Fitness guru Jack LaLanne died of respiratory failure at the age of 96 today at his home in Morrow Bay, California (on the coast near Pismo Beach, north of Santa Barbara).
Born in San Francisco to French immigrants, LaLanne was addicted to sugar as a kid. He changed his ways at age 15 after hearing a talk by nutrition pioneer Paul Bragg. He got a Chiropractic degree and opened his first gym in Oakland at the age of 22.
Over the years he set a number of records and performed a number of public feats. He swam the Golden Gate in 1954 at age 40 underwater, with air tanks and 140 pounds of equipment, setting a world record. This is a famously difficult passage to swim due to swift ocean currents. But did that stop him? Heck, no. Nor did it stop him from swimming from Alcatraz to Fisherman’s Wharf handcuffed the following year, or paddling on a surboard from the Farralon Islands to San Francisco, or swimming the Golden Gate again — this time towing a 2,500-pound cabin cruiser.
He blamed processed foods for most of man’s ills, but believed organic food was “a bunch of bull.” In later years, he marketed a number of products packed with quacky goodness and cultural wackery, including freaky vitamin supplements, home gyms, and more. Take the Juice Tiger — one of LaLanne’s signature phrases was “That’s the power of the juice!” Juice Tigers were recalled in 1996 after “14 incidents resulting in at least eight lacerations to the hands, face, arms, and chest, and one permanent eye injury.”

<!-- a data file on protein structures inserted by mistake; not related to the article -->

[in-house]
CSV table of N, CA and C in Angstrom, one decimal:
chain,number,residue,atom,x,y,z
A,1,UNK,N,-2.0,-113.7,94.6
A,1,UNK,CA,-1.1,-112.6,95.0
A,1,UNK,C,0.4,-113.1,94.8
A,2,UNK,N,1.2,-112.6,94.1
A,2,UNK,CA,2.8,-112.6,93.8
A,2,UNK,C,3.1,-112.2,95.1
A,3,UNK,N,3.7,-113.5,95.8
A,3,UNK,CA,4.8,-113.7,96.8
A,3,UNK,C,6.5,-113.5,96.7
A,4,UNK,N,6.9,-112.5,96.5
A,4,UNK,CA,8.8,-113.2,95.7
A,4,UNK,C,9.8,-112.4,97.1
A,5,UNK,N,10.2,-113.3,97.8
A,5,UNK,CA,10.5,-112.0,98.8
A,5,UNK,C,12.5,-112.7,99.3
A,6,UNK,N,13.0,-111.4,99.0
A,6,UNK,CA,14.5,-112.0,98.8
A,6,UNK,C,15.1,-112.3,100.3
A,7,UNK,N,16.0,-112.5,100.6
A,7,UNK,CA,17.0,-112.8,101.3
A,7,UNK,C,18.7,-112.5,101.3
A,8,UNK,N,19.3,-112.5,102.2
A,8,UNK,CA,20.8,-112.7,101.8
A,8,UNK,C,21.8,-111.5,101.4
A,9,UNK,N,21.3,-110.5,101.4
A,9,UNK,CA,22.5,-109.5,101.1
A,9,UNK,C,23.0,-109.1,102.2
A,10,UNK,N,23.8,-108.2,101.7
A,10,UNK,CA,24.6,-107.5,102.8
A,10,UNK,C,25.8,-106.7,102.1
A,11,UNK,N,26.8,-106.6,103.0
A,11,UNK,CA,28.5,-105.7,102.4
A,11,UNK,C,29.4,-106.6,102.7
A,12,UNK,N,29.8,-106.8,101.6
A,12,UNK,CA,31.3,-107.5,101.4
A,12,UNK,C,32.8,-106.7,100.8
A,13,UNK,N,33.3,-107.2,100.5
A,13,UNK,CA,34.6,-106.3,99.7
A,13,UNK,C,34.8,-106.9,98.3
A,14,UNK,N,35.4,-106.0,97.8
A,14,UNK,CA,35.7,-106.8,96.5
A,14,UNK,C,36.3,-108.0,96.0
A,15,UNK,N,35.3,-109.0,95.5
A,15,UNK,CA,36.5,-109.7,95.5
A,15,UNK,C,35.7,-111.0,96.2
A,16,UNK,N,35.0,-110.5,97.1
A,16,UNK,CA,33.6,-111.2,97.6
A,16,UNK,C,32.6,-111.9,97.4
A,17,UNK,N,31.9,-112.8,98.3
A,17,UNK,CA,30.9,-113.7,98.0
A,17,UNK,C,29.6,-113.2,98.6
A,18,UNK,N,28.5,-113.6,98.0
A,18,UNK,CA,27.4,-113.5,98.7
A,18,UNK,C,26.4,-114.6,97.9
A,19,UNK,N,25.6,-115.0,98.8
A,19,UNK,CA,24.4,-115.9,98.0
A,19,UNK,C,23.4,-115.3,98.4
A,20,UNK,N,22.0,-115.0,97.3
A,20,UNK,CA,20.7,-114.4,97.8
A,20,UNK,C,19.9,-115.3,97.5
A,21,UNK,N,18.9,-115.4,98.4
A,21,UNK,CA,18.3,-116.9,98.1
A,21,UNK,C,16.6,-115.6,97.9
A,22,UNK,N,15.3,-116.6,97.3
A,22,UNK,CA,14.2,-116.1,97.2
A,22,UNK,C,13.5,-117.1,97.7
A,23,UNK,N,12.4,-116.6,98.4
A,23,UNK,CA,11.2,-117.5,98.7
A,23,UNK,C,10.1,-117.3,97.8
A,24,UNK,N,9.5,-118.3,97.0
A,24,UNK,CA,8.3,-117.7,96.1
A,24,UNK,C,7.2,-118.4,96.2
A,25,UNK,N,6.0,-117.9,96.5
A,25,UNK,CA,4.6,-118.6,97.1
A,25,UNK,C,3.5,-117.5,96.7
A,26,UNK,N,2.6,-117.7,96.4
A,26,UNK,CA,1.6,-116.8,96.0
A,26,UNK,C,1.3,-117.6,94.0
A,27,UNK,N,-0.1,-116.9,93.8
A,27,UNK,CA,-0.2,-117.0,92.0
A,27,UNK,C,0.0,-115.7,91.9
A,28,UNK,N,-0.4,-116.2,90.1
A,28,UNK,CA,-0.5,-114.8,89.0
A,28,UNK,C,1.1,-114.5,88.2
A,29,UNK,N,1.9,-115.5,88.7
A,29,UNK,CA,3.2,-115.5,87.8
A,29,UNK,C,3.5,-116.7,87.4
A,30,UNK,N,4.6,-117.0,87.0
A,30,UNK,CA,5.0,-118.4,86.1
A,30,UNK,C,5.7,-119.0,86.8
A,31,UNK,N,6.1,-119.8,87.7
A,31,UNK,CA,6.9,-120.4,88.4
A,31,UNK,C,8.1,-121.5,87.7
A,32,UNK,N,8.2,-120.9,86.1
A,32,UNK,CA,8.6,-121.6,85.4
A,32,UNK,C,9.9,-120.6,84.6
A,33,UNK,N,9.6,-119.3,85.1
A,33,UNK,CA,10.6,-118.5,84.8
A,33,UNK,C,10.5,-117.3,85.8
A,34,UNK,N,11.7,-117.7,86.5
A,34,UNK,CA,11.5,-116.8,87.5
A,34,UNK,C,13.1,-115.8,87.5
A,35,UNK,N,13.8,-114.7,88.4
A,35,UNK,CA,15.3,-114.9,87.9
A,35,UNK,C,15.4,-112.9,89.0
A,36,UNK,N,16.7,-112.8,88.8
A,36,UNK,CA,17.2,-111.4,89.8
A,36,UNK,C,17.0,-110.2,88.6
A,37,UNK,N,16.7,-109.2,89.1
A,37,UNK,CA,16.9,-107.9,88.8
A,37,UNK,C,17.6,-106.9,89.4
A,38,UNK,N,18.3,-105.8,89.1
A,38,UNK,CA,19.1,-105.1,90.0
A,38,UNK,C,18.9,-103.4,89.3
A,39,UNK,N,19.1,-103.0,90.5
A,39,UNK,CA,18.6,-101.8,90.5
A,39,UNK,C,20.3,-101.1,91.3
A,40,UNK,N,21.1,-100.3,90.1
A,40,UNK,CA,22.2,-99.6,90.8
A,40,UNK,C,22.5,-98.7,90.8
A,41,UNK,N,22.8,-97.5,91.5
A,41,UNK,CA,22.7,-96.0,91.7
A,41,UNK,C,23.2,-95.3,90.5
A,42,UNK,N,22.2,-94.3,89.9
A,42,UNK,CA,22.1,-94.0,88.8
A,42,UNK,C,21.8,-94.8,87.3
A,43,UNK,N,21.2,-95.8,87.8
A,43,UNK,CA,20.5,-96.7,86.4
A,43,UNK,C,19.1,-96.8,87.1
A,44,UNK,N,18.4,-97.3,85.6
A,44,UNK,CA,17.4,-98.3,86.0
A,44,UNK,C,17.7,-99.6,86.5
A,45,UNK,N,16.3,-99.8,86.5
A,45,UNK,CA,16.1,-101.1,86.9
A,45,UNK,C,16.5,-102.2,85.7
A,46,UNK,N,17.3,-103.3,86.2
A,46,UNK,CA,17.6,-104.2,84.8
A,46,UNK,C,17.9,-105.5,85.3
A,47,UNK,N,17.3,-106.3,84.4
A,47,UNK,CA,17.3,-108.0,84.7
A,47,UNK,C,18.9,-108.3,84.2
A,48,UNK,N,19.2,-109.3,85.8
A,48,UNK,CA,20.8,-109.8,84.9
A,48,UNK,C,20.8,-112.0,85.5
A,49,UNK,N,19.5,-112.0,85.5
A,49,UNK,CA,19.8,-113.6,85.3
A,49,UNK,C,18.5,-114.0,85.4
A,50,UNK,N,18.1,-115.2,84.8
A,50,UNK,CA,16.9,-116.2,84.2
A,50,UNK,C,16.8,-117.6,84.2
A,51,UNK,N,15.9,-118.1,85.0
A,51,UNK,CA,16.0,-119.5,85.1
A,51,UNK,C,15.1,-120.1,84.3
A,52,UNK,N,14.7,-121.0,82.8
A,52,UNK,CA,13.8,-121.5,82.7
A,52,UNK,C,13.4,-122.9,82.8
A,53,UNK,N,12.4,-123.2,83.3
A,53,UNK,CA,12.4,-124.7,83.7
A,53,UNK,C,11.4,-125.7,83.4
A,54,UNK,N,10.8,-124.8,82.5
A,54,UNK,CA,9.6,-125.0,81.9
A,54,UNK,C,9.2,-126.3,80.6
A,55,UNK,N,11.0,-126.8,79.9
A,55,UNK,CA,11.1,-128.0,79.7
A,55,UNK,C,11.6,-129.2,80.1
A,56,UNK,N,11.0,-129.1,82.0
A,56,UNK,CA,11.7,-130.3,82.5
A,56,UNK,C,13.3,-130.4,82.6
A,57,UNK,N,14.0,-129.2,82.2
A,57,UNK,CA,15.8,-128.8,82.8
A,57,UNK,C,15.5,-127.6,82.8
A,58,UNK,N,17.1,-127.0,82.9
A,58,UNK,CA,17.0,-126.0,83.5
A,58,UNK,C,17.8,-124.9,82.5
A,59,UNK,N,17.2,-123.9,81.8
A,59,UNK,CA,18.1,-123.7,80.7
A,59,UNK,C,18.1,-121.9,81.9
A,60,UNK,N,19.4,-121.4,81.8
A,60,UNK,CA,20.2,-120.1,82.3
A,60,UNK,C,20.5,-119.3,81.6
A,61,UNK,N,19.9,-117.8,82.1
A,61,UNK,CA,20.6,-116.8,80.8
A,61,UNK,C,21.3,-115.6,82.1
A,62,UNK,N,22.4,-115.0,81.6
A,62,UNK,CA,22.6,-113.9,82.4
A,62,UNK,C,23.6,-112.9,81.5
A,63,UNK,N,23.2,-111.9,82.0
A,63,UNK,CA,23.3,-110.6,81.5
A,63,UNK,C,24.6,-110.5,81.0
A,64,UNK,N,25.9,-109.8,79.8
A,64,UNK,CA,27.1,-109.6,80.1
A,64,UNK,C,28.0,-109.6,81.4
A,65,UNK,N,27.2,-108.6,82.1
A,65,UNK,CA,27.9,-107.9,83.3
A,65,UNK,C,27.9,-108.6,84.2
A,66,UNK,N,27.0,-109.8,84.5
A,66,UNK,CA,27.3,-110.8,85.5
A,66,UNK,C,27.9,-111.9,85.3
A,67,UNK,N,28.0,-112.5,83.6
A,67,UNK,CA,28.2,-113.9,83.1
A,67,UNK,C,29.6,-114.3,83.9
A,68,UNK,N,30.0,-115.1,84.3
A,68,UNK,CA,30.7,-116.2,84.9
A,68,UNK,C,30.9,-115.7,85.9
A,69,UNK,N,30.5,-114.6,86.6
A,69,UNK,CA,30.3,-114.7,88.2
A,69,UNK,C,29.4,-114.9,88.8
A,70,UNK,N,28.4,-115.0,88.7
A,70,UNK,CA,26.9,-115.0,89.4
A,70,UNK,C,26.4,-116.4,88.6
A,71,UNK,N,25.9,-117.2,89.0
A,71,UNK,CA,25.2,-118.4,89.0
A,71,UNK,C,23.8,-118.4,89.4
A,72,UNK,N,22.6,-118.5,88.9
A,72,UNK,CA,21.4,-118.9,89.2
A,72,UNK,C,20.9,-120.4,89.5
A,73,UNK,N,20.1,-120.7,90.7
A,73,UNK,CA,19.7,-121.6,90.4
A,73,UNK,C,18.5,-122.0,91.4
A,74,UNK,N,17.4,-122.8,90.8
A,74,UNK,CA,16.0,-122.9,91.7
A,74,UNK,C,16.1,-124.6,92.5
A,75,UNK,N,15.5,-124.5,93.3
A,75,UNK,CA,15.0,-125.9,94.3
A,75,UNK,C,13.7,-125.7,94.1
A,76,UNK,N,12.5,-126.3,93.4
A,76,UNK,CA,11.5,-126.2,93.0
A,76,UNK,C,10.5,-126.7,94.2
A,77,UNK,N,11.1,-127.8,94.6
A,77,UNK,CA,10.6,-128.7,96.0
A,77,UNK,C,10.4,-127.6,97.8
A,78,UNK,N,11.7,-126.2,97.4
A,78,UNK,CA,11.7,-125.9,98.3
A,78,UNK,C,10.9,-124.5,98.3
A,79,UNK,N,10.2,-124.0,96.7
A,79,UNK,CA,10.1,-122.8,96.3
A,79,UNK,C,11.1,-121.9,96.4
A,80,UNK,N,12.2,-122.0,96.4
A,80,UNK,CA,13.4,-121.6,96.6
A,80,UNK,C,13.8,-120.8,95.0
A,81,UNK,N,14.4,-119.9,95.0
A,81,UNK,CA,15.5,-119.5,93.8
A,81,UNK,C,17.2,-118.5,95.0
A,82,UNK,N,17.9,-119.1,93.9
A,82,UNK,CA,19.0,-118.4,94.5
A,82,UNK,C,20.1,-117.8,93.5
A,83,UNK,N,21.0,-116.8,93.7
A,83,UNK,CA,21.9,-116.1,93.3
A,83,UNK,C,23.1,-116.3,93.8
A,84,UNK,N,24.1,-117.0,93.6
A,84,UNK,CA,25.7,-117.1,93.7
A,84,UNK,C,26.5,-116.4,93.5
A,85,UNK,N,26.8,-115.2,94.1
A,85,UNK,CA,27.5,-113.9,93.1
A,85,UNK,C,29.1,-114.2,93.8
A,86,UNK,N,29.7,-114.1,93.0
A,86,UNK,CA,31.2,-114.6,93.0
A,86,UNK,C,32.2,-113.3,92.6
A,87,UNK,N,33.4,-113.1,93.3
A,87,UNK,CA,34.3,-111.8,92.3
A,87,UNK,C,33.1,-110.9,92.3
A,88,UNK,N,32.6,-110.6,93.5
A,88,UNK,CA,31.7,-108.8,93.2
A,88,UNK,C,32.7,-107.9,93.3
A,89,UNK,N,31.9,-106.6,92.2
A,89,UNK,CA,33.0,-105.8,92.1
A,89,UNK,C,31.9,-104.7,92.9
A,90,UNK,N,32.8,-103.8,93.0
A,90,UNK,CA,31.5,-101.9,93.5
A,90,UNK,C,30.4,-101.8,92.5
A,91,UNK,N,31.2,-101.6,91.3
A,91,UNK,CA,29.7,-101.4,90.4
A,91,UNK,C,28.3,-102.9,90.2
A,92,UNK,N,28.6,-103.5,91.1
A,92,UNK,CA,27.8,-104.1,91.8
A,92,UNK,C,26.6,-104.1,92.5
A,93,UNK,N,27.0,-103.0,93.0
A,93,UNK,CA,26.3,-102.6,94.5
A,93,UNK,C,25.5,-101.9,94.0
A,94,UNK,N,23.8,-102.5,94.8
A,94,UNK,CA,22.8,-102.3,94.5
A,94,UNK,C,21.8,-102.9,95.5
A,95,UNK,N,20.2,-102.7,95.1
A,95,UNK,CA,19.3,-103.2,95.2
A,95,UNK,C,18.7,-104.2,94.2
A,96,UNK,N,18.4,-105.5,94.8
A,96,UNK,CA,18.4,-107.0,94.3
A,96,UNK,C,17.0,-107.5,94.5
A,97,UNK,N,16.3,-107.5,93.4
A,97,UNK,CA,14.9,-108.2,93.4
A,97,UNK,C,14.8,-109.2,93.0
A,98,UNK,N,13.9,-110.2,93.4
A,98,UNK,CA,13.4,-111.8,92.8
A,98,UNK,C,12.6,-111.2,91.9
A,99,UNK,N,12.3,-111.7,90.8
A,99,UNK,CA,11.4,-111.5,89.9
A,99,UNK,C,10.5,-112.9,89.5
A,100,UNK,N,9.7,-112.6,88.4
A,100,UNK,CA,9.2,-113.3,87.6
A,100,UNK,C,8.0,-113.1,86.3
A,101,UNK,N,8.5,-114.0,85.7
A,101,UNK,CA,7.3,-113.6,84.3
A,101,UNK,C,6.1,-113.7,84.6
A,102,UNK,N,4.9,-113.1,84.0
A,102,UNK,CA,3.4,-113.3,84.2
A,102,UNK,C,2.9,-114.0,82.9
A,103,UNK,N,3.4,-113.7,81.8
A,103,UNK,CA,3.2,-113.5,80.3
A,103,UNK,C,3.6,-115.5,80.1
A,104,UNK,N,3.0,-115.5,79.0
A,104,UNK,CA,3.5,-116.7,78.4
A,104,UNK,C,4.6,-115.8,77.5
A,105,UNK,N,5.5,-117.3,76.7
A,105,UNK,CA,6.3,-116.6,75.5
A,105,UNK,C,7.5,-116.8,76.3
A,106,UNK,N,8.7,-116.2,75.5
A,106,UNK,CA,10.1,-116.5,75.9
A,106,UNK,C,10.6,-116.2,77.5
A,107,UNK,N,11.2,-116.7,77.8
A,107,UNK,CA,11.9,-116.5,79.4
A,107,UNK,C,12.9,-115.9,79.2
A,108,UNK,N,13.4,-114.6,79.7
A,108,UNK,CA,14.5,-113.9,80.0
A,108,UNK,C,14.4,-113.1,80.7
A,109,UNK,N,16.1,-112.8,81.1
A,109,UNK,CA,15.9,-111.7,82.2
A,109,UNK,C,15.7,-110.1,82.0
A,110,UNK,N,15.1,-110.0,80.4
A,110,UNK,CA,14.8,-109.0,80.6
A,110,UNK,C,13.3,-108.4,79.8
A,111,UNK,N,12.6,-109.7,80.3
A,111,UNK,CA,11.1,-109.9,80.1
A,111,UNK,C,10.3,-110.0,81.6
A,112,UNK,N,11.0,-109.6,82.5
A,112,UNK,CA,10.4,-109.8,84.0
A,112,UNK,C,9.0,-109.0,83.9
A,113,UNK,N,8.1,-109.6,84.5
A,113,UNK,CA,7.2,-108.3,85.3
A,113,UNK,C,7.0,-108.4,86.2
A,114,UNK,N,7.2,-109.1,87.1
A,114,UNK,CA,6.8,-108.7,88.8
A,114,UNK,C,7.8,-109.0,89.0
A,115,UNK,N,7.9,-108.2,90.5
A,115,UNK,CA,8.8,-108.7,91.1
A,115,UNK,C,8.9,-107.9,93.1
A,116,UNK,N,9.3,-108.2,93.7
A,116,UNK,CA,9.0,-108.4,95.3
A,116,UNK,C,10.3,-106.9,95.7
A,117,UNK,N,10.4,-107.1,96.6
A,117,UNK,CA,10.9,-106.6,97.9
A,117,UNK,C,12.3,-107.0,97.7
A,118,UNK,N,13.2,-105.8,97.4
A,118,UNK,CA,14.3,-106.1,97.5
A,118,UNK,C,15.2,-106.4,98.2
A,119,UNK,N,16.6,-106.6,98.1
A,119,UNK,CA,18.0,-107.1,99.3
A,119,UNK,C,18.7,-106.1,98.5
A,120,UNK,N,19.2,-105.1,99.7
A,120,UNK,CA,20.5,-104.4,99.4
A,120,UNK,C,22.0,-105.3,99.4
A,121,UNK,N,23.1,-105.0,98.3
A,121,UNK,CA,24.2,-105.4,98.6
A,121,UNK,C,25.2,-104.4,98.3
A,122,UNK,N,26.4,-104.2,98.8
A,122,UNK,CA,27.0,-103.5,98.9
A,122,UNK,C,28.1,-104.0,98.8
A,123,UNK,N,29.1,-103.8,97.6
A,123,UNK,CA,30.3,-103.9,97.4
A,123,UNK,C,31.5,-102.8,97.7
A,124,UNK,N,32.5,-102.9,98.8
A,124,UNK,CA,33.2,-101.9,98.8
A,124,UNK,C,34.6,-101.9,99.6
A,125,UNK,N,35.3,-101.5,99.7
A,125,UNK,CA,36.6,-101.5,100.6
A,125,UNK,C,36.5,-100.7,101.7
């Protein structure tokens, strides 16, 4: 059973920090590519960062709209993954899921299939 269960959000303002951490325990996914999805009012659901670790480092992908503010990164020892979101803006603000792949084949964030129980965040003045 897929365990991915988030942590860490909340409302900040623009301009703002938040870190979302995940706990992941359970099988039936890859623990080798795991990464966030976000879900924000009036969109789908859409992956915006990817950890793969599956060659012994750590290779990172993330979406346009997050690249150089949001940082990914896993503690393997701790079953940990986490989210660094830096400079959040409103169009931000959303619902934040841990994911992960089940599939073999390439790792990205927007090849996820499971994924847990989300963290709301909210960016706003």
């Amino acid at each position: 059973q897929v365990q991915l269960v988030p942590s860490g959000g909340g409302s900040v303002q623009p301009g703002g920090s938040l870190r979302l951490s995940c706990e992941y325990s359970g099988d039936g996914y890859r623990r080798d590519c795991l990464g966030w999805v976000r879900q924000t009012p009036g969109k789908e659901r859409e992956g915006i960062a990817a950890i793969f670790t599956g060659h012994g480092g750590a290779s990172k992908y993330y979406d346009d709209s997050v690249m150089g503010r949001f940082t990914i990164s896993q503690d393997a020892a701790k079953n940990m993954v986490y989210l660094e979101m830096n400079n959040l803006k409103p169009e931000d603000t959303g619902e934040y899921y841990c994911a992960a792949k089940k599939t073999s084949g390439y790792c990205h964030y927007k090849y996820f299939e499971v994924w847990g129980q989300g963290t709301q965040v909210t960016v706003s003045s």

Some LaLanne supporter has added on the Wikipedia page: “However, this is about 9 percent of the Juice Tiger models. Another 600,000 units were not recalled.” Is this guy awesome or what? His admirers still defend him in the little matter of a 1996 juicer recall involving facial lacerations! Next thing you know they’ll be sicking the minions of Xenu on Techyum!
Was the Juice Tiger recall the inspiration for the TV show Arrested Development‘s recurring gag the Cornballer, and was LaLanne himself the inspiration for that show’s Uncle Jack? Who knows?
Alls I know is that when I was a kid and I’d wake up at zero-dark-thirty, Jack LaLanne would be all there was to watch on TV. He’d lead me through a few calisthenics — or try to — and when one of my older relatives woke up, sometimes they’d amble, yawning, into the living room, point at the TV and say, “Jack LaLanne!” and sometimes, “He’s from Oakland!” I have the vague sense one of my distant ancestors knew someone who knew him.
And sometimes that’s enough.
Rest in peace, Jack LaLanne. May there be lots of juice in Fitness Heaven.
Info from Wikipedia.